Dancer Escapes Scars with Single-Incision Laparoscopy
May 25, 2011
Topics: Mind and Body
When you're a belly dancer, the area around your navel gets a lot of attention. Surgical scars are something most dancers want to avoid. So who better to do your serious abdominal surgery than another dancer who can empathize with your concerns and perform single-incision laparoscopy?
Dental hygienist Angie Carpenter suffered from painful, frequent menstrual periods, causing her to miss days of work each month. Her patients are scheduled six months out and missing work makes it challenging to fit everyone in.
The severe pain and heavy bleeding also forced her to sit out of belly dancing practice and postpone weekend motorcycle rides. At age 37, Angie was weak, anemic and not enjoying life as fully as she would like.
In February, she made an appointment to see Dr. Diana Wang, a gynecologist with University of Texas Physicians Group. Dr. Wang, a former dancer with Ballet Austin, listened to Angie's symptoms and laid out all the options to treat her condition. They settled on a hysterectomy.
Angie voiced her concerns about getting back to work quickly and avoiding more scarring on her abdomen. They discussed vaginal, laparoscopic and abdominal hysterectomies. An abdominal hysterectomy could use the same incision from her cesarean section, just above her bikini line and mostly out of sight. However, it takes nearly six weeks to recover.
Although much less invasive, traditional laparoscopy, including newer robotic-assisted laparoscopy, still requires three to four small incisions on the abdomen. In comparison to an abdominal hysterectomy, this approach offers a significantly shorter recovery period. However, it would leave scars higher up on Angie's abdomen, visible with her belly dancing costume.
Dr. Wang also employs single-incision laparoscopy, the latest approach to performing a laparoscopic hysterectomy. It requires only one incision in the belly button, using a device with multiple ports to insert a camera and surgical instruments. There are very few muscles behind the belly button, making recovery much faster. Patients can get back to work and everyday activities within two weeks.
The cosmetic results are very appealing; the incision disappears within the wrinkles of the belly button. However, it's the speedier recovery and decreased risk of infection that is most attractive to Wang and many of her patients.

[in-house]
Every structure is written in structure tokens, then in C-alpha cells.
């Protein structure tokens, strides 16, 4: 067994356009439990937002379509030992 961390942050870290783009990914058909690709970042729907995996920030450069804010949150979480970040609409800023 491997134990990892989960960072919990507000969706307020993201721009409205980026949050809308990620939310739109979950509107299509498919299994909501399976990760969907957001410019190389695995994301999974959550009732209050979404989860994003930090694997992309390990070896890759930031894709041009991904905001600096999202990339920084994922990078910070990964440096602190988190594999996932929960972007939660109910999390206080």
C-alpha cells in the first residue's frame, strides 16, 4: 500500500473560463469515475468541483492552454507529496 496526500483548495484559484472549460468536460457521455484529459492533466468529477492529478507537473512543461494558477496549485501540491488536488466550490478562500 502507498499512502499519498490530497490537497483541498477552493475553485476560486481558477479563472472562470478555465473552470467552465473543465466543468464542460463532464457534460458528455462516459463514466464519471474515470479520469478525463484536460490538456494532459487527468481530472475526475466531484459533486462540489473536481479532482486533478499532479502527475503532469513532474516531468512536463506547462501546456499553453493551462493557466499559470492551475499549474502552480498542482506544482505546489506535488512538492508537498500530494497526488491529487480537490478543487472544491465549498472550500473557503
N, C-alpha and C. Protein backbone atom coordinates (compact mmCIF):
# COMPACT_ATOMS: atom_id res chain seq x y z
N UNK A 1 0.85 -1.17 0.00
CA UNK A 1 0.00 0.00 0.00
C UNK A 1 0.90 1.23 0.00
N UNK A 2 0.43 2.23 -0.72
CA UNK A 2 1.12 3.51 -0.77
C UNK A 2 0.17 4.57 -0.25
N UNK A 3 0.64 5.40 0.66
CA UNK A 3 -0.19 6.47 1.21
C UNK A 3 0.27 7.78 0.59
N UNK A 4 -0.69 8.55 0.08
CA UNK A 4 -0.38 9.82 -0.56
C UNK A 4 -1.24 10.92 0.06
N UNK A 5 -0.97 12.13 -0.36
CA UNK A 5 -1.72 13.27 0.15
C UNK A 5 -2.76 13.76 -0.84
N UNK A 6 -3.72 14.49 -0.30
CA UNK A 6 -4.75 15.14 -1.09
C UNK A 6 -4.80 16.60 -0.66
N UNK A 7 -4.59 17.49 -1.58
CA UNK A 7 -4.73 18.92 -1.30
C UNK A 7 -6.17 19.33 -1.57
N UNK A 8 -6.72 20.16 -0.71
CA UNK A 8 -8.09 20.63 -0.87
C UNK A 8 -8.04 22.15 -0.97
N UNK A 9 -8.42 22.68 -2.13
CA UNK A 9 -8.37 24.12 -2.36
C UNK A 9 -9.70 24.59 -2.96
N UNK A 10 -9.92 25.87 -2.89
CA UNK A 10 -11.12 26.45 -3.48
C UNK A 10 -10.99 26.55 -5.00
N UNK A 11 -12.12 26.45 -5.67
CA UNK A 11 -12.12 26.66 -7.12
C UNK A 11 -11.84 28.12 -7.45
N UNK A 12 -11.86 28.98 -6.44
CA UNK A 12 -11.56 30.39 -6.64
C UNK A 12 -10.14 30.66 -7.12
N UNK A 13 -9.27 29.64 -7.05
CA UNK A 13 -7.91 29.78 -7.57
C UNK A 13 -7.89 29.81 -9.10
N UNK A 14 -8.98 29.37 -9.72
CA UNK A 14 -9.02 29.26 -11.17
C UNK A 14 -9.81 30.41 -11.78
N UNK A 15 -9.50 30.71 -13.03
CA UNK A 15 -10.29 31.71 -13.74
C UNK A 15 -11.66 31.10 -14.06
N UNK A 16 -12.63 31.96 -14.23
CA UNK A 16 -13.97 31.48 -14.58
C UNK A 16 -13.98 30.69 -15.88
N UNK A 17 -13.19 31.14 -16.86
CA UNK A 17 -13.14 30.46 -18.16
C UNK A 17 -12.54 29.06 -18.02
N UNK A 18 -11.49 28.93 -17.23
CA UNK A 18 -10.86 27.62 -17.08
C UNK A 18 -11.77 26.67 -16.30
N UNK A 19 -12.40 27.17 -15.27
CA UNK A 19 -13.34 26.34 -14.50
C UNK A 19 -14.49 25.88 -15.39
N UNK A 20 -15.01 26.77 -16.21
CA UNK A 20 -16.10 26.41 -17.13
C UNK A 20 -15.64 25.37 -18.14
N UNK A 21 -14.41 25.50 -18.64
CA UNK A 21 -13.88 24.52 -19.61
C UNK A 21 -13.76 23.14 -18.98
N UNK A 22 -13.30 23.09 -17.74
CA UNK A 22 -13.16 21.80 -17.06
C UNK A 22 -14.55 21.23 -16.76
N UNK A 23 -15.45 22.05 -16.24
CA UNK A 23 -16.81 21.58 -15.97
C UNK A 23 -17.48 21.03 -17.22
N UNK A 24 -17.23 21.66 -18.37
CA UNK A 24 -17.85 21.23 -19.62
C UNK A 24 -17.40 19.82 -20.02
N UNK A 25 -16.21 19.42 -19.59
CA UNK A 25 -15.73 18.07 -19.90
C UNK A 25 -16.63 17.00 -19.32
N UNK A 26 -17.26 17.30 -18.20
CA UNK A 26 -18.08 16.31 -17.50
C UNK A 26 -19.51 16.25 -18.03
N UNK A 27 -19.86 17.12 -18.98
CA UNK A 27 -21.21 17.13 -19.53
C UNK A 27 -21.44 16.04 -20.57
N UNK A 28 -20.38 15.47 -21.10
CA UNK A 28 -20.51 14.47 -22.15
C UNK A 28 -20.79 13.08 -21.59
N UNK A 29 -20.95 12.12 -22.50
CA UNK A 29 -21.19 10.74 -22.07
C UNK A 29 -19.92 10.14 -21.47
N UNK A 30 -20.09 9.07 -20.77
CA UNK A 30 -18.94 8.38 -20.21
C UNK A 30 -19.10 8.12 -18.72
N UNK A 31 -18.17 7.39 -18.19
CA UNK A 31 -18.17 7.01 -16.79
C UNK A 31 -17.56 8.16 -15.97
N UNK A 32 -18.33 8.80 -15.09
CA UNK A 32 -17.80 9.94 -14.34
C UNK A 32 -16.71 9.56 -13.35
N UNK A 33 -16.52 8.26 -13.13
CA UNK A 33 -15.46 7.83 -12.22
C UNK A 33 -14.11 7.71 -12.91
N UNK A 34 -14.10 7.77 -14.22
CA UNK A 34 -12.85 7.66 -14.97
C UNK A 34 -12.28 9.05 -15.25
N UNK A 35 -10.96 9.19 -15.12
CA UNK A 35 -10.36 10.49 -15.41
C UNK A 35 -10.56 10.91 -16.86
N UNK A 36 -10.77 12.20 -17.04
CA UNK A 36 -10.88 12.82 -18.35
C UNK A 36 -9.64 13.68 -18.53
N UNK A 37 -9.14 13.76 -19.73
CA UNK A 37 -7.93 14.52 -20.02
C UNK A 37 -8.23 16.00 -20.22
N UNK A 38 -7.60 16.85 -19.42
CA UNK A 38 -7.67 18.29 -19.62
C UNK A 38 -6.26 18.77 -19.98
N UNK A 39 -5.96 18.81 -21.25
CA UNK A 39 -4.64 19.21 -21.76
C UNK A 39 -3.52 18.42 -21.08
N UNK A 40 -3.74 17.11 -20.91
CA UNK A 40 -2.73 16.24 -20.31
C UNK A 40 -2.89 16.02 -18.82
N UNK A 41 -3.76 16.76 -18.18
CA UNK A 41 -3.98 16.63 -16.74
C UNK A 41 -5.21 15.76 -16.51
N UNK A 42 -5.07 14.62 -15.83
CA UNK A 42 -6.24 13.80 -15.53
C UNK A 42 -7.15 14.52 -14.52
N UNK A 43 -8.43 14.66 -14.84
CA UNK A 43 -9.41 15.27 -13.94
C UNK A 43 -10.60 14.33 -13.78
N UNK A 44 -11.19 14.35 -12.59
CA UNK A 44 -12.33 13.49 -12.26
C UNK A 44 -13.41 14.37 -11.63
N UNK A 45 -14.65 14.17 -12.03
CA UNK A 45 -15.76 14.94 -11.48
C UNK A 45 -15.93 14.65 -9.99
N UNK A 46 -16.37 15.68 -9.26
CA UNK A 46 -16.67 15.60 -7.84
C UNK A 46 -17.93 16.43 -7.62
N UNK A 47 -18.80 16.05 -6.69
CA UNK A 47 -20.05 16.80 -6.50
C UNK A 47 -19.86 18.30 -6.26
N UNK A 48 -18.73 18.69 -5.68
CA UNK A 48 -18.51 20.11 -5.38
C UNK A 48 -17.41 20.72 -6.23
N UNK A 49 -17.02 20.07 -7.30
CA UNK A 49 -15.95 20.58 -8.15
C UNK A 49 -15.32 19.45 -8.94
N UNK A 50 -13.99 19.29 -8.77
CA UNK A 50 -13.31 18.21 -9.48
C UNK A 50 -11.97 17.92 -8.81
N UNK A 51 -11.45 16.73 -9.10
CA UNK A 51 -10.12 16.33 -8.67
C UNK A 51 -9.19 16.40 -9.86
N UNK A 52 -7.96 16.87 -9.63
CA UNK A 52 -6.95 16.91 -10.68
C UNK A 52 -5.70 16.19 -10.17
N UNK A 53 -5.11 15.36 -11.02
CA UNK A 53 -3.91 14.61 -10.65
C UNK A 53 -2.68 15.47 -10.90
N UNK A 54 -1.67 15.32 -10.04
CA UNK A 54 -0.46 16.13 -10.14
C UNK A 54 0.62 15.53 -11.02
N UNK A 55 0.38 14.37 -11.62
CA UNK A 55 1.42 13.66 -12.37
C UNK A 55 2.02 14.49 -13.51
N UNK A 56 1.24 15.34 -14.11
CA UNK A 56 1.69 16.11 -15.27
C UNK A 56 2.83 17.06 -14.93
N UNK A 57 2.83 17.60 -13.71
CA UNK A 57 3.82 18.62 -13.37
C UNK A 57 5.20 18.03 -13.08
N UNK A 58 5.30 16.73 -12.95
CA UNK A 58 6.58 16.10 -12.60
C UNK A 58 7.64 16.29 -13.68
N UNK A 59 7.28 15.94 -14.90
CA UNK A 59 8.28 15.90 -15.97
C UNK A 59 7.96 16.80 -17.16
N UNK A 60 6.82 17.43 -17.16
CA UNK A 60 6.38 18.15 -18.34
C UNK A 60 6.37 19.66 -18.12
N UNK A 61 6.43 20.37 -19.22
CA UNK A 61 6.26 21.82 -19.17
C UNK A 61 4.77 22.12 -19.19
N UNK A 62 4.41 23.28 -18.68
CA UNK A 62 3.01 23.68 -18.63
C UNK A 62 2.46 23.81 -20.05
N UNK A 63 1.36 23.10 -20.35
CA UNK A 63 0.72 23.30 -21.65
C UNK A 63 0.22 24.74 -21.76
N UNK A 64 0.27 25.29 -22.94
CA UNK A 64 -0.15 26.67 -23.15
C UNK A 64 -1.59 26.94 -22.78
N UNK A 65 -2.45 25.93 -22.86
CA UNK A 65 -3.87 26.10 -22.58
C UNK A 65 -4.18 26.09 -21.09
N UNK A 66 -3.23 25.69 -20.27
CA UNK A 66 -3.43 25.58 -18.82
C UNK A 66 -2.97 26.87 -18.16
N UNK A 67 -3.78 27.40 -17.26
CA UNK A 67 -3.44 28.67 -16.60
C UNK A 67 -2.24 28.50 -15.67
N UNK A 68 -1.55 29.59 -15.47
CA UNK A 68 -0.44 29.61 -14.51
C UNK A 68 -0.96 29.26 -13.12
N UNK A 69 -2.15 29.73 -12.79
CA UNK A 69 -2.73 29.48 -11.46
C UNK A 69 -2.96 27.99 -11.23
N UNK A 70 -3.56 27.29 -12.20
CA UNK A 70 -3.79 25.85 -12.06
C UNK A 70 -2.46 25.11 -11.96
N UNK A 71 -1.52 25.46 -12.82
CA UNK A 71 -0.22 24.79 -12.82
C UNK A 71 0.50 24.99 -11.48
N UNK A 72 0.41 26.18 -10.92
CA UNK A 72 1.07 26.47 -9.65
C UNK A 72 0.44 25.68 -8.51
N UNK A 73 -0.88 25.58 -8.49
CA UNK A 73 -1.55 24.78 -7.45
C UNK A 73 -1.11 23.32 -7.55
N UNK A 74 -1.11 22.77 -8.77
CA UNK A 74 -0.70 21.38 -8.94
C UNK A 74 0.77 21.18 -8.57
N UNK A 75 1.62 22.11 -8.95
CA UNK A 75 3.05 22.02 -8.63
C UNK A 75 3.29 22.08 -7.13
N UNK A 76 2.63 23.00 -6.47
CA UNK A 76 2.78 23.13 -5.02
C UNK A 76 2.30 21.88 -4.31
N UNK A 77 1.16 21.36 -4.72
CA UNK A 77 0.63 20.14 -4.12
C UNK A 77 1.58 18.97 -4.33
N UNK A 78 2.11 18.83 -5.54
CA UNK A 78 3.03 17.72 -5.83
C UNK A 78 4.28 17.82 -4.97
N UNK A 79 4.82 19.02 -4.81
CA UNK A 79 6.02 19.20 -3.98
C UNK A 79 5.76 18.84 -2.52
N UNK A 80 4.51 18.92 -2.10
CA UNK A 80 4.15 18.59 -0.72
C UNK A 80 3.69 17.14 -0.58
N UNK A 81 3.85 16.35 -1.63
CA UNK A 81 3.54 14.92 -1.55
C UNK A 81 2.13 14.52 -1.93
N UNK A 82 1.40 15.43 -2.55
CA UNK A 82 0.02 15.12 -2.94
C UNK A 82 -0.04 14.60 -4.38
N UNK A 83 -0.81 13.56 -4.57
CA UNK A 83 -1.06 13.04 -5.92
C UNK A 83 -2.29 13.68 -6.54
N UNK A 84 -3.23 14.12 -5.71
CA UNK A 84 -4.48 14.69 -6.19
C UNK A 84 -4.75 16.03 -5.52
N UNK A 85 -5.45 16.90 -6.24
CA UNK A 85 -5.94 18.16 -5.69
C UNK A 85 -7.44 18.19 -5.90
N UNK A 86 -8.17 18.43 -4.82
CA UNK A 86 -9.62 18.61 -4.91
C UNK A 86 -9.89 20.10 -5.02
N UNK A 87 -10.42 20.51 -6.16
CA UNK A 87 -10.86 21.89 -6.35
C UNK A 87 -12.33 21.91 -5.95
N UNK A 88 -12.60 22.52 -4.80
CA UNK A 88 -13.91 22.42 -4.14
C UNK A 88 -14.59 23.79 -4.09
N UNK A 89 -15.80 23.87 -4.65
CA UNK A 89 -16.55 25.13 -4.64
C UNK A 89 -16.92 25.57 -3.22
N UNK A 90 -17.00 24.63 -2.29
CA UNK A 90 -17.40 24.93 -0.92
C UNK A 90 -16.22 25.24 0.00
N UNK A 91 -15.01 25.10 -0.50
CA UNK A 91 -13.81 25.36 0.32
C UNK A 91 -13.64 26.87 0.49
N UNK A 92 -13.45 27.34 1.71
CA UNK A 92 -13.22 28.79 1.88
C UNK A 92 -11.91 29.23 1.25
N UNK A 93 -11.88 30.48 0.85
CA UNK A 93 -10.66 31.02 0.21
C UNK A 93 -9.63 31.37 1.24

"If I can do this and it creates a better outcome for the patient, why not?" Dr. Wang said. "Patients experience less pain, benefit from faster healing and the added bonus is that it's aesthetically pleasing."
Dr. Wang, who also serves as assistant professor for The University of Texas Southwestern - Austin, is the first to introduce this newer, single-incision laparoscopic technique to OB/GYN residents at University Medical Center Brackenridge.
"Working with one port can be a difficult skill to master; however, I am extremely pleased with how quickly the residents have adapted to this newer technique," Dr. Wang said.
Dr. Kim Marshall, fourth-year resident, was the first from her class to apply the new skill.
"It requires us to rearrange our minds and think differently," Dr. Marshall said. "We come at tissue from a different angle and use different movements to ensure our instruments are in the right place. I feel fortunate for this opportunity to learn a cutting-edge procedure that improves post-operative results for patients."
Angie elected to have the single-incision laparoscopy in late April. She was back to work within two weeks and walked away without a visible scar.
"This recovery was night and day different from my C-section," Angie added. "The pain was almost non-existent. I stayed one night in the hospital and refused all of my pain medication. The next week I was working in my garden and able to use the elliptical machine at my gym."
Now, only six weeks post-surgery, Angie will perform with her dance group, Desert Passion Middle Eastern Dance Theater, at the Austin Belly Dancing Convention the first week in June.
Diana Wang, MD
Assistant Professor - University of Texas Southwestern Austin Programs
Diana Wang, MD graduated from the Plan II Honors program at UT Austin, then went on to study medicine at the University of Texas Medical Branch in Galveston. She completed her Obstetrics and Gynecology Residency with the UTMB Austin program, and as one of the first resident physicians in the nation to be trained on the Da Vinci Robotic Surgical System, Dr. Wang has special interest and skill in minimally invasive surgery and is committed to staying on the cutting edge of advanced surgical techniques to better women's lives. She is the 2009 recipient of the Arnold P. Gold Foundation Humanism and Excellence in Teaching Award.
As a former dancer with Ballet Austin, Dr. Wang continues to perform and choreograph in her leisure. She is fluent in both Mandarin Chinese and Spanish.